Blood on agency’s hands as it fails to protect people, pets, and wildlife

November 26, 2018

M-44 “cyanide bombs” are indiscriminate killers, subjecting anyone who pulls on the baited devices—whether that’s a child, a family dog, or an endangered species—to a deadly, poisonous spray. That didn’t stop the Environmental Protection Agency from refusing to ban the bombs this week.

The EPA’s decision not to ban cyanide bombs came in response to a 2017 petition from Guardians and the Center for Biological Diversity. Several other conservation groups also signed the petition.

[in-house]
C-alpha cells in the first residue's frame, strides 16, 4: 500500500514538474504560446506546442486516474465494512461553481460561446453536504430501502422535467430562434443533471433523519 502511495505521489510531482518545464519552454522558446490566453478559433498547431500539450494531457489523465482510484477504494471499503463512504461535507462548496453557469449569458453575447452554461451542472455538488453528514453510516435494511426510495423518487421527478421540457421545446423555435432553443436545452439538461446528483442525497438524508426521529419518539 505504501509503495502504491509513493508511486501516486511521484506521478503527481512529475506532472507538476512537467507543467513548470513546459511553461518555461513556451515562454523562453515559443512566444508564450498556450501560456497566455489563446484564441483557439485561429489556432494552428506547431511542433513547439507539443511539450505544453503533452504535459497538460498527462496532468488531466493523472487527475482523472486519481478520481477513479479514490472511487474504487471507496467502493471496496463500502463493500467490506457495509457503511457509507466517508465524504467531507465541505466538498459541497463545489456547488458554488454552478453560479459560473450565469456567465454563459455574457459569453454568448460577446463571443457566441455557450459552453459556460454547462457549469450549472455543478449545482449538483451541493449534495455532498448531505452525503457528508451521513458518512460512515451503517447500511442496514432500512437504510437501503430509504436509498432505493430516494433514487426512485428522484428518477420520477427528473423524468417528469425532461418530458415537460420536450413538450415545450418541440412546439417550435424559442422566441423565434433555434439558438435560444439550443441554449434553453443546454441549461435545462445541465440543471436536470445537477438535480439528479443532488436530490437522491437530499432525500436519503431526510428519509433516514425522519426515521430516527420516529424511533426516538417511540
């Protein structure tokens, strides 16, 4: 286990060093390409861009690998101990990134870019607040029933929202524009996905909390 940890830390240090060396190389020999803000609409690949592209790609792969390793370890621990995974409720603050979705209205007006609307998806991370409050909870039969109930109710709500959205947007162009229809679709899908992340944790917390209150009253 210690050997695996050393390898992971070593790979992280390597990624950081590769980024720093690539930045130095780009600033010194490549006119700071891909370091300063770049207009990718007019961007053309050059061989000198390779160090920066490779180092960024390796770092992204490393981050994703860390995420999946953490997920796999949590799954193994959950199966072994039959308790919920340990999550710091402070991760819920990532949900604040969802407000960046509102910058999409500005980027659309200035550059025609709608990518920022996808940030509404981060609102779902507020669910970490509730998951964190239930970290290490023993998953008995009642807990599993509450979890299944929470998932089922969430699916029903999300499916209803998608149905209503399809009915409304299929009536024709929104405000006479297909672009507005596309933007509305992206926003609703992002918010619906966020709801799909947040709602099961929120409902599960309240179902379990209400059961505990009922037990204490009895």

M-44s are used to kill coyotes, foxes, and wild dogs, purportedly to address conflicts with livestock. The devices spray deadly sodium cyanide into the mouths of carnivores lured by smelly bait. In 2017, M-44s temporarily blinded a child and killed three family dogs in two separate incidents in Idaho and Wyoming, leading the state of Idaho to issue a moratorium on M-44 use on public lands.

Read the press release.


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